Tuesday, November 28, 2006

today i am reminded of the fact that i have always had an escapist relationship to reality. i remember riding in the back of my parents car hoping that aliens would come take me to their planet. after reading the chronicles of narnia i remember pushing through the hanging clothes of my grandmothers armoire looking for a portal. i wondered when i wandered any forest if i would be able to find bag end. could it be somewhere under the ground of this world? then age twelve and thirteen i discovered lsd and mushrooms and began searching around in the inner world of the expanded mind. there was a line of connected electricity to all these explorations that were a lusty search for a reality that was more interesting to me than the one i dealt with everyday. add to this that i was a shy and uncomfortable kid who was always ill at ease around other folks. this same spirit has changed its superficial look but remains with me to this day. i find the usual life unsatisfying. i get restless with the usual choice between lifes little contests (money, tv size, freeway traffic battles) and the boredom of routine. i am still looking for the portals into more interesting worlds. but after being continually disappointed by the 'magical' ones, i now look to this world for escapes into wonder. there is plenty that is true that gives me this adventurous feeling. there is plenty that we dont know that is a rich source for wonder. the more i learn, the richer is my experience of our ignorance. i am glad to see that it seems that science is beginning to assert itself more vociferously into the public sphere. not just passively being used, when convenient, to 'support' some religious claim when it fits and then summarily dismissed as 'just another kind of religion' when it disputes a silly claim. i read a fascinating book some years ago about a conference held at m.i.t. on alien abductions. now i dont believe that little jawas are traveling millions of miles to earth because they are interested in getting a look up our asses. nor do i believe that they could navigate all that space only to blow it in the final mile and crash into new mexico. but people are really motivated about these ideas. that in itself is interesting to me, for example. i understand all too well the impulse to make this world more interesting. a world filled with ghosts, mind reading, gods who smite bad people, alien abduction and government conspiracies is more exciting than one without. but this world is infused with all sorts of more reliable wonders. and pursuit of the reliable ones doesnt have the darker side effect of increasing our gullibility, easy belief, and addiction to simple answers. these things that make a population easy to control.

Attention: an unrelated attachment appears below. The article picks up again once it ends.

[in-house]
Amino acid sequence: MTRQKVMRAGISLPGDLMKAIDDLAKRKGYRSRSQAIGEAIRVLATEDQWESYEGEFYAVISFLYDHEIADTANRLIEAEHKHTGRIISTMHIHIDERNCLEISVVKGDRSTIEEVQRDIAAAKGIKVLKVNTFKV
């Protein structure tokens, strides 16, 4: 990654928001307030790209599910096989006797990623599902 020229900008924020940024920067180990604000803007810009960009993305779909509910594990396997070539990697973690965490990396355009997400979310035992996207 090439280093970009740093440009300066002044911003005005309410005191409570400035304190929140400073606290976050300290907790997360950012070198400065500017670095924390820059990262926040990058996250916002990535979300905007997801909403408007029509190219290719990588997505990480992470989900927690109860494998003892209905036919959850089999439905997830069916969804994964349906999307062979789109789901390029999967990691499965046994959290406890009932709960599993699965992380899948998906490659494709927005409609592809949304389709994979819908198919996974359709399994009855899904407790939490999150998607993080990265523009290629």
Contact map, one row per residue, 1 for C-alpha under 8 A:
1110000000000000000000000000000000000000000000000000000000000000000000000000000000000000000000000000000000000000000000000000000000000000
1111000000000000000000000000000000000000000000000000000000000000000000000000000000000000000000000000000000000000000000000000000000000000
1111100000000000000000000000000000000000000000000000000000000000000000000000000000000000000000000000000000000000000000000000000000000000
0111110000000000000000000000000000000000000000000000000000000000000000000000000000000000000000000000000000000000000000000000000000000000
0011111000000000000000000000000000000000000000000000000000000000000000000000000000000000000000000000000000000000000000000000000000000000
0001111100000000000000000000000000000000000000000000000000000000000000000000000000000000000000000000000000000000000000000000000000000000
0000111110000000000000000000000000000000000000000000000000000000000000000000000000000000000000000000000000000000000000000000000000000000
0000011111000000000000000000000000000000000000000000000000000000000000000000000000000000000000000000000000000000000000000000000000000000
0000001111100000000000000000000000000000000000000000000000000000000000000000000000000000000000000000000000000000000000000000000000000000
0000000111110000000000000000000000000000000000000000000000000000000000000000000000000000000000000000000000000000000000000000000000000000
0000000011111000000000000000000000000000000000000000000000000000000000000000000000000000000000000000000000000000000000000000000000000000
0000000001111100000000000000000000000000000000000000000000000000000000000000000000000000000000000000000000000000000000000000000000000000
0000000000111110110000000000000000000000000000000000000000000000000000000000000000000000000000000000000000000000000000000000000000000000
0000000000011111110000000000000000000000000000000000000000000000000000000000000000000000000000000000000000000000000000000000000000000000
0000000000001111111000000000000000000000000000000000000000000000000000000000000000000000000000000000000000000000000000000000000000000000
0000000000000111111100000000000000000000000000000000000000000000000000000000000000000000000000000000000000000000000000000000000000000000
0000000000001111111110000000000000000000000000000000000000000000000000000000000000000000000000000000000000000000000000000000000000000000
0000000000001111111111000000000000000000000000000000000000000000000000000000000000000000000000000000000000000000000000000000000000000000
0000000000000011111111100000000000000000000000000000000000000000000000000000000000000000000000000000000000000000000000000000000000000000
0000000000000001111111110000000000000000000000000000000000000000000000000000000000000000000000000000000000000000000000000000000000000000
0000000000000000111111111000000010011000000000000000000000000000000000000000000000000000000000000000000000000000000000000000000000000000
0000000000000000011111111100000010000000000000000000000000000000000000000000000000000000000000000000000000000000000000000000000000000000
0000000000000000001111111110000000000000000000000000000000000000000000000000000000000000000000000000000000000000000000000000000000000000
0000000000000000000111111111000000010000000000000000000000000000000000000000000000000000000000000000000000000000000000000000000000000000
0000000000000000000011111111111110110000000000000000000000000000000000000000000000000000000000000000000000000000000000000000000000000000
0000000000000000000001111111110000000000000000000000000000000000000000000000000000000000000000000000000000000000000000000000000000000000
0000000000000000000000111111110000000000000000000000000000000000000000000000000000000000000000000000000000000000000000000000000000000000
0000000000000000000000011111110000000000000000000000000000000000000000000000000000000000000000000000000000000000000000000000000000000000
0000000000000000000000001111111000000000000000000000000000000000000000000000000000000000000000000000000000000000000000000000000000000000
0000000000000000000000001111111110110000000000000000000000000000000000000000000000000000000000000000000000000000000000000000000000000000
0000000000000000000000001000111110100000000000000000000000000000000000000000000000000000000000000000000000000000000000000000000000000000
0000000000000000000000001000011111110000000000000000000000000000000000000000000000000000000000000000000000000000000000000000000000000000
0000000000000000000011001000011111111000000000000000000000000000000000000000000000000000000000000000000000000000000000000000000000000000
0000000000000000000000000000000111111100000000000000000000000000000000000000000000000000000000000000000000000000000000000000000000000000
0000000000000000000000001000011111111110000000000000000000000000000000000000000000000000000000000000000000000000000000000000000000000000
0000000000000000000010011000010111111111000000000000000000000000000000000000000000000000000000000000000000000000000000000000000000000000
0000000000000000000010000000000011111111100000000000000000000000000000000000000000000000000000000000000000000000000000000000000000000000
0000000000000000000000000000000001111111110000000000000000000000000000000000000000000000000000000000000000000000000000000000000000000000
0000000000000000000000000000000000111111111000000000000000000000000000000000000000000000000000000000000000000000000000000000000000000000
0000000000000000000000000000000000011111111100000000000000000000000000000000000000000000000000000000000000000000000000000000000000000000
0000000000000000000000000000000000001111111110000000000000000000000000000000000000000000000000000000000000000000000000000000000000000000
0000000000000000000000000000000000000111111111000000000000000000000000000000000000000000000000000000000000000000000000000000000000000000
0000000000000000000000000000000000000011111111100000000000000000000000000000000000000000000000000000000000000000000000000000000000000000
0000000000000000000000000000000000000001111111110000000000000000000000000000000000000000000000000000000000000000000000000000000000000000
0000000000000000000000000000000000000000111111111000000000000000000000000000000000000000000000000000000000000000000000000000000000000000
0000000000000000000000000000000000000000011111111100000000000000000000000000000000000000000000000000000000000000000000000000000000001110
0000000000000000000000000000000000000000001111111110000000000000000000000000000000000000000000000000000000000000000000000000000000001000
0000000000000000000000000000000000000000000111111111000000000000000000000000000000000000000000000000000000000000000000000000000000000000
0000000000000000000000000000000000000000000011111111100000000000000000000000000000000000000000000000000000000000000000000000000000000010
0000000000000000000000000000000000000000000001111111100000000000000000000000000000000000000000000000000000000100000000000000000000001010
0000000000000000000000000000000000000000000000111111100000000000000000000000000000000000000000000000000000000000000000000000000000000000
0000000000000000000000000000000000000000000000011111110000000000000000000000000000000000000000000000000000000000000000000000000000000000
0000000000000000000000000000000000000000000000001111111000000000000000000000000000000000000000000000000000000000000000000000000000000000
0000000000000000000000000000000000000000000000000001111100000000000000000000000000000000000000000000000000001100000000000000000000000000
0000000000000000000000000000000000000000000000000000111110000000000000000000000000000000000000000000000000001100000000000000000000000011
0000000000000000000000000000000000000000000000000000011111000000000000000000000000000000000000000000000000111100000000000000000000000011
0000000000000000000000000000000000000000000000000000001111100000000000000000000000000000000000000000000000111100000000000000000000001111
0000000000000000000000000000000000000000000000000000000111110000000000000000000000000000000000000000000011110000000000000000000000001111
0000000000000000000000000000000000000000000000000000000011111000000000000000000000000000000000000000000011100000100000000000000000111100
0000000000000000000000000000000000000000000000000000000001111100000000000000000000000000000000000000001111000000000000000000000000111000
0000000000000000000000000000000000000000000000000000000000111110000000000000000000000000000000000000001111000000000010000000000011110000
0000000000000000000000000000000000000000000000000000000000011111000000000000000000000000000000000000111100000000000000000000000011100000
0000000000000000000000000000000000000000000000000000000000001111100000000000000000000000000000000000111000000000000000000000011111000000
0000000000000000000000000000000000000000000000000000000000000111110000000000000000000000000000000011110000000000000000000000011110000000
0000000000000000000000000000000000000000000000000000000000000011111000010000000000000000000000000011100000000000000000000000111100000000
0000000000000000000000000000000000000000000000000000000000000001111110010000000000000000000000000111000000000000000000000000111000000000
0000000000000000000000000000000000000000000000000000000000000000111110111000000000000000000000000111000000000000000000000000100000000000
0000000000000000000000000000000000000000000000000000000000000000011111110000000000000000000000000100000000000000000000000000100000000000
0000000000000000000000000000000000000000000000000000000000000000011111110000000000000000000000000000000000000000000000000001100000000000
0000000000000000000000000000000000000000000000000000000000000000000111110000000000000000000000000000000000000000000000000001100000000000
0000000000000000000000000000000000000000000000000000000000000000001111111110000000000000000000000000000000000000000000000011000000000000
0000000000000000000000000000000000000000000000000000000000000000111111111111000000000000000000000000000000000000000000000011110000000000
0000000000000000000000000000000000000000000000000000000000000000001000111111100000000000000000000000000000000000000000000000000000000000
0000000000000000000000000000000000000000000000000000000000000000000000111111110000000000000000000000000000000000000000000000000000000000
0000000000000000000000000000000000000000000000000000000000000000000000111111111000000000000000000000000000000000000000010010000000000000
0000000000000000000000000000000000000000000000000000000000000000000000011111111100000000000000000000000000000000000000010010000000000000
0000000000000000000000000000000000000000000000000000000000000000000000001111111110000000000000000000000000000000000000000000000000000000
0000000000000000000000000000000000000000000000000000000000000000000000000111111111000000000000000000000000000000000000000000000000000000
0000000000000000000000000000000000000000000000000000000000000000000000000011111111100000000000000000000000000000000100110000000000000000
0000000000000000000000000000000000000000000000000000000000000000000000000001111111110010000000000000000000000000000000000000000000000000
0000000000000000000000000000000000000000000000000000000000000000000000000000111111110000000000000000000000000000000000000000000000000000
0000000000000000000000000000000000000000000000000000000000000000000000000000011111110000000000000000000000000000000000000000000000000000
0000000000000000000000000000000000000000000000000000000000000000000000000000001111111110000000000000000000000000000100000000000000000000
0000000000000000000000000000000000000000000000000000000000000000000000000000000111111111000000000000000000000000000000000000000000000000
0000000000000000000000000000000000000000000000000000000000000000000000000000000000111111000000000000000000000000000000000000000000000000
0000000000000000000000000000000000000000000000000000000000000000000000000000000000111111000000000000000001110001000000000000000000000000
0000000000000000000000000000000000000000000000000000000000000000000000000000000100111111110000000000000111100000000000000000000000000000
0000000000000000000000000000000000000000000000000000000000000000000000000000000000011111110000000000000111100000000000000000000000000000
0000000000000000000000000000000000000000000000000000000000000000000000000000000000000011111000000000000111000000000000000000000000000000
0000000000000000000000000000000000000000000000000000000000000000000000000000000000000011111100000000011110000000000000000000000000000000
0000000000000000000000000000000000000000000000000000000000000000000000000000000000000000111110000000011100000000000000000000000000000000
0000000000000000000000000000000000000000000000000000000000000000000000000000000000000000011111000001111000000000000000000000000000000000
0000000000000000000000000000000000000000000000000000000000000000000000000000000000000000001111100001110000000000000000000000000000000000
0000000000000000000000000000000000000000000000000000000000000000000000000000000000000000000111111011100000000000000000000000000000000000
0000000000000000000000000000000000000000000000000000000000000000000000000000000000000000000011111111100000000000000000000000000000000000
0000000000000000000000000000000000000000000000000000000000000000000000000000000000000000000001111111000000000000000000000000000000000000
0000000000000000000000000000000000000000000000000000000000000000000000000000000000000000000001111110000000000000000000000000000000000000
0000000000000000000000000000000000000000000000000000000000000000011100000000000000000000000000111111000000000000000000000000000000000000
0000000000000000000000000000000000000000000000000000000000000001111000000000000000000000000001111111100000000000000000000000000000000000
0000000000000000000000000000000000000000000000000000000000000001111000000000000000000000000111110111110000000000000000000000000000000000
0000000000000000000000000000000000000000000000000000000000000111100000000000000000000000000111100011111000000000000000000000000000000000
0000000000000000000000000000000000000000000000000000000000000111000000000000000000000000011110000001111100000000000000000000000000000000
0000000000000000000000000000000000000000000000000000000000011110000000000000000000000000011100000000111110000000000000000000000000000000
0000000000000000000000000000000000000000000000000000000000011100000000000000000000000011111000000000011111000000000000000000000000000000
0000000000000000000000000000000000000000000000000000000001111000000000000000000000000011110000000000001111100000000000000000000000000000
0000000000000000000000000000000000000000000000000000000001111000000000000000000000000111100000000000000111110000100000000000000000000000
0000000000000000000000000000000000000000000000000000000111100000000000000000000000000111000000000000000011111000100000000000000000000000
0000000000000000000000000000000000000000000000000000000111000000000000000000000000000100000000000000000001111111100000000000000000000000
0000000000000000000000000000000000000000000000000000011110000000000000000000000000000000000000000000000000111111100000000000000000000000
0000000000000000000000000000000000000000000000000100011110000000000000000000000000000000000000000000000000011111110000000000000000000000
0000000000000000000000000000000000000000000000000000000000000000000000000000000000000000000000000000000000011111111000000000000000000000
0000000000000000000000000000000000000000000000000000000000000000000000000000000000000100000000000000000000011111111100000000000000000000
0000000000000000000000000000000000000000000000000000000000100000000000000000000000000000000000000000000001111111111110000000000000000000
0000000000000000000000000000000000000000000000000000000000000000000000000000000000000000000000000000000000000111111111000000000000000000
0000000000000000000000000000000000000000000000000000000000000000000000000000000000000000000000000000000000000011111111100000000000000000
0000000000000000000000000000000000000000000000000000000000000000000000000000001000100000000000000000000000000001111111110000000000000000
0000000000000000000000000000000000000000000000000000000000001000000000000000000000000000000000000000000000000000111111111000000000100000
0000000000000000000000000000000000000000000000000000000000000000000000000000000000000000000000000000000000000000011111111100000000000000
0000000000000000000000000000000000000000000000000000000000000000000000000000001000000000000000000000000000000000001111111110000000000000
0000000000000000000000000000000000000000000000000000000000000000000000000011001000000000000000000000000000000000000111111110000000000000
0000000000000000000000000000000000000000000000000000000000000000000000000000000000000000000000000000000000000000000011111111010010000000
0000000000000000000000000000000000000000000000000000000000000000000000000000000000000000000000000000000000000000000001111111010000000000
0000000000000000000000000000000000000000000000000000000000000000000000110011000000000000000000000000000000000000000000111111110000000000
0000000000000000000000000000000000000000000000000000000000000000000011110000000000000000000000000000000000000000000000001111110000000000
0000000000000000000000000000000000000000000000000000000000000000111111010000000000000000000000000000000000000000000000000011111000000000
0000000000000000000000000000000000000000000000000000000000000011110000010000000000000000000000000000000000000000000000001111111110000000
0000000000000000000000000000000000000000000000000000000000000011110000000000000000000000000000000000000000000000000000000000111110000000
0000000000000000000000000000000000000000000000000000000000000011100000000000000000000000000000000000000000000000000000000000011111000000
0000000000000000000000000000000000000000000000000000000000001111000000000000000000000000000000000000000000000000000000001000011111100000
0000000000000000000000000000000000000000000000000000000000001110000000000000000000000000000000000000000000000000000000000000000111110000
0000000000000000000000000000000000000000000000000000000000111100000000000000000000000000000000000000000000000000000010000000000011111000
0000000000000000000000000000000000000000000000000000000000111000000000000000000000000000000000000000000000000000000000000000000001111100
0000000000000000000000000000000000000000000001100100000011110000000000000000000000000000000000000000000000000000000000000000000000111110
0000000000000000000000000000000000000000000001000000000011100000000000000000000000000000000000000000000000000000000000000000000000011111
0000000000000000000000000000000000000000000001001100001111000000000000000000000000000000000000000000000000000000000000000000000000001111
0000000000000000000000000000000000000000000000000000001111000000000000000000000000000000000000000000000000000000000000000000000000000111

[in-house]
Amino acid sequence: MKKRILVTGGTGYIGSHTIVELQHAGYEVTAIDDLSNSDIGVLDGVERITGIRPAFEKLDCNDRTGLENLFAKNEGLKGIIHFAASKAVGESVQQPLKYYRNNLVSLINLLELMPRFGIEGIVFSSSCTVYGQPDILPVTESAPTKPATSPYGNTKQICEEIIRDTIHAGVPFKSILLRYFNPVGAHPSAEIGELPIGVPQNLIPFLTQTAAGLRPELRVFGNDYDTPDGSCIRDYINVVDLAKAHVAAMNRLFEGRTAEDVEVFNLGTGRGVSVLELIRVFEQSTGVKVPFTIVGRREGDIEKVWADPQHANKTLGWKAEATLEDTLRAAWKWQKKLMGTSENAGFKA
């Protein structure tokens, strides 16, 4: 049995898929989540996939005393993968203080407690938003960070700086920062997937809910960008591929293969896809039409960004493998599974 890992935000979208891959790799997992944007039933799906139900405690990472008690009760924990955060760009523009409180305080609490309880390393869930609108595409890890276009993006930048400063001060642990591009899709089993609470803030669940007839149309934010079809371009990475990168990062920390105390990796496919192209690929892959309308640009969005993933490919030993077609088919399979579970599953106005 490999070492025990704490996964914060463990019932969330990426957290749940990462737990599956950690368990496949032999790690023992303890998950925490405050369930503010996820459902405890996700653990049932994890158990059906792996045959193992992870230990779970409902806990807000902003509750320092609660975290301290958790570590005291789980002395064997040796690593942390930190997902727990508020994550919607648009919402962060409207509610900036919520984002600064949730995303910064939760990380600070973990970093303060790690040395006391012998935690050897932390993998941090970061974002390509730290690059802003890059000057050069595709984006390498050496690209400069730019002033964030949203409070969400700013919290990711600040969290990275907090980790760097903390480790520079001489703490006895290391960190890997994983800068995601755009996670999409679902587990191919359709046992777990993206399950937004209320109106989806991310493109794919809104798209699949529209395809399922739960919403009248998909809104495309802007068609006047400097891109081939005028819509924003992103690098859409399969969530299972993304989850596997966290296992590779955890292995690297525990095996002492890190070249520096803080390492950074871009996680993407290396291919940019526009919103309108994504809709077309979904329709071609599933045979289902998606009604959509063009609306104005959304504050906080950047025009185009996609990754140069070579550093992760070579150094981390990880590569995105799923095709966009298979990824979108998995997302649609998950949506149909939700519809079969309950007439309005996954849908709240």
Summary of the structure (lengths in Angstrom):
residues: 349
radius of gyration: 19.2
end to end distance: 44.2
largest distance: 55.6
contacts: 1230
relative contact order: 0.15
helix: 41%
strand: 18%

oh yeah, by the way, in addition to caffiene this was all started by hearing about this guy.


Chris (C. Brian) said...

Eric A,

Your post got me thinking about the movie Signs by M. Night Shyamalan. If you have seen his work, what do you think of it? For me, a bad M. Night movie is better than a lot of films out there. He takes risks, makes mistakes, makes you think. I'm a sucker for his Hitchcock move of inserting himself into the plot . . . even if it's self-indulgent.

I, too, suffer from "existential boredom". Likewise, I have - - when I was a teenager - - consumed psilocybin tea. That and Robitussin DM at boarding school! I have since given up these excursions and now rely on a few pints of Guinness now and then. It's like Campbell's soup; you can eat it with a fork, but it has much more fiber.

Picking up on one of your remarks . . . it is interesting to see how science is used by cosmologists, theologians, philosohers, religious believers, etc. On the one hand, you have the likes of scientists Sagan saying that "The universe is all there ever was, is, and ever will be" (or something like that) . . . and perhaps certain models such as the Steady State or Oscillating give credence to the eternality of our universe. Then, on the other hand, you have religious folks claiming that the Big Bang model fits with creation ex nihilo teachings of sacred, theistic texts. Anyways, you are probably familiar with Why People Believe Weird Things: http://tinyurl.com/ylgxw2

¡Benjaminista! said...

About the propensity of people towards conspiracy theories, I'd recommend "Foucault's Pendulum" by Umberto Eco, if you haven't read it. Basic premise: everything really is connected, but it is us who do the connecting.

Anonymous said...

EA--I was always fascinated by depth, both in the sky and the water.

When you look up at the sky are you really looking down?

Had some weird fascination with the Marianas trench and sudden drop-offs in the ocean floor.

I always thought your thoughts could expand and fill the space.

Sorry for the grimble krumble type ramblings.

Hello from NYC,

chris said...

Hey Eric, have you ever heard of cseti? (http://www.cseti.org) i heard this guy (Dr. Steven Greer) speak at a friend of mine's concert. (Vic Thrill: www.victhrill.com) pretty interesting stuff. not sure i believe all of it. but the Ce-5 initiative sounded interesting to me.

Definition: CE-5 is a term describing a fifth category of close encounters with Extraterrestrial Intelligence (ETI), characterized by mutual, bilateral communication rather than unilateral contact. The CE-5 Initiative has as its central focus bilateral ETI-human communication based on mutual respect and universal principles of exchange and contact....

andy said...

Heh, you totally got spammed! Interesting post btw.

matt volpe said...

Hi Eric,

Hope you had wonderful Thanksgiving. Mine went real well. My wife and I have a 6 month old and he had a microscopic bit of sweet potatoes. That made my day.